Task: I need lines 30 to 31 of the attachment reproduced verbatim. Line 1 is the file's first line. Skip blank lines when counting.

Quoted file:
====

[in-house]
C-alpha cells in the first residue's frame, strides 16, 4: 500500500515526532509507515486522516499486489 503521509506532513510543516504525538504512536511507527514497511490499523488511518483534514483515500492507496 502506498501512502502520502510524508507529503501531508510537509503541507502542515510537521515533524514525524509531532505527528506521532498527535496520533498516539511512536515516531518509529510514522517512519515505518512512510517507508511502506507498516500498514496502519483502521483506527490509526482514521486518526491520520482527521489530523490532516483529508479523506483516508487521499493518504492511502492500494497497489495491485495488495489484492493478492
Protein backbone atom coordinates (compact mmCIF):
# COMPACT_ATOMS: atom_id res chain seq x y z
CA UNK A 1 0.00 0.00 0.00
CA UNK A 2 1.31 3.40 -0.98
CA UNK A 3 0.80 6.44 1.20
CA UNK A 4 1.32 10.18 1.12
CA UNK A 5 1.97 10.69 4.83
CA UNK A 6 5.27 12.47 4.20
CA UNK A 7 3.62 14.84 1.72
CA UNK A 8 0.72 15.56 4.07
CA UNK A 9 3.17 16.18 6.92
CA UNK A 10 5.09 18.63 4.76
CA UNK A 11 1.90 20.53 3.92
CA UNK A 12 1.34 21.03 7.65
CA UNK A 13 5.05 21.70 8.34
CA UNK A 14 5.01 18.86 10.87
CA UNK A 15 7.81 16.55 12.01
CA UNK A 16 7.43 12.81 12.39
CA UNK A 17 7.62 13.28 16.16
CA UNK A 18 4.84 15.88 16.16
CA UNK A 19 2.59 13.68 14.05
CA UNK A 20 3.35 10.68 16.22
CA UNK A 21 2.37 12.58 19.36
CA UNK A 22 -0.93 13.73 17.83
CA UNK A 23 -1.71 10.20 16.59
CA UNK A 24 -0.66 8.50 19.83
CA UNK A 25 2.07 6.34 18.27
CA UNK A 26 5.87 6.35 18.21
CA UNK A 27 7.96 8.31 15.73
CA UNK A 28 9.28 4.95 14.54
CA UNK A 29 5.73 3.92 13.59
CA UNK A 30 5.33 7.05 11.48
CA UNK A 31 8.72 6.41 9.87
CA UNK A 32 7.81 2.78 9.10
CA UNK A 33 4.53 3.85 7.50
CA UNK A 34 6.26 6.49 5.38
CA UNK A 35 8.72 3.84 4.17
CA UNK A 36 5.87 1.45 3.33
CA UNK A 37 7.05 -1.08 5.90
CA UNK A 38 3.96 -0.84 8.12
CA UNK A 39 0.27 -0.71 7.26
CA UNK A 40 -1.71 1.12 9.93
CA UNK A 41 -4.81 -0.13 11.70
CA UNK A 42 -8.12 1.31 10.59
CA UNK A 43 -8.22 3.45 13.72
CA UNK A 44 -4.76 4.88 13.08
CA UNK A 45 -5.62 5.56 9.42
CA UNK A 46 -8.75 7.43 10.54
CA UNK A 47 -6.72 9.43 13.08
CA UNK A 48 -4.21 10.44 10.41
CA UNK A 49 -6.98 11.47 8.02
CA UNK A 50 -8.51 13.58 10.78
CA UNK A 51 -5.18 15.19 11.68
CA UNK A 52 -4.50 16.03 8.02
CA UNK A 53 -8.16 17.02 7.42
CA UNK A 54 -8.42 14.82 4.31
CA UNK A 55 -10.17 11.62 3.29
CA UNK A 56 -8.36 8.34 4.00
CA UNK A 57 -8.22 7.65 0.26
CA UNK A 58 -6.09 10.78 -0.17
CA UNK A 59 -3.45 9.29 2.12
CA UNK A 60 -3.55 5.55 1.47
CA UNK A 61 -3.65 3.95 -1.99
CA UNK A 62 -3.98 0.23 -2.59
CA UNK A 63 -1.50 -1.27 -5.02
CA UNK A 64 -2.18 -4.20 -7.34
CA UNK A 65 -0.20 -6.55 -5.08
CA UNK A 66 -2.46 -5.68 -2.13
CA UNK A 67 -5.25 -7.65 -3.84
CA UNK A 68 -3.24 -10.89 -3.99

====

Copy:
CA UNK A 26 5.87 6.35 18.21
CA UNK A 27 7.96 8.31 15.73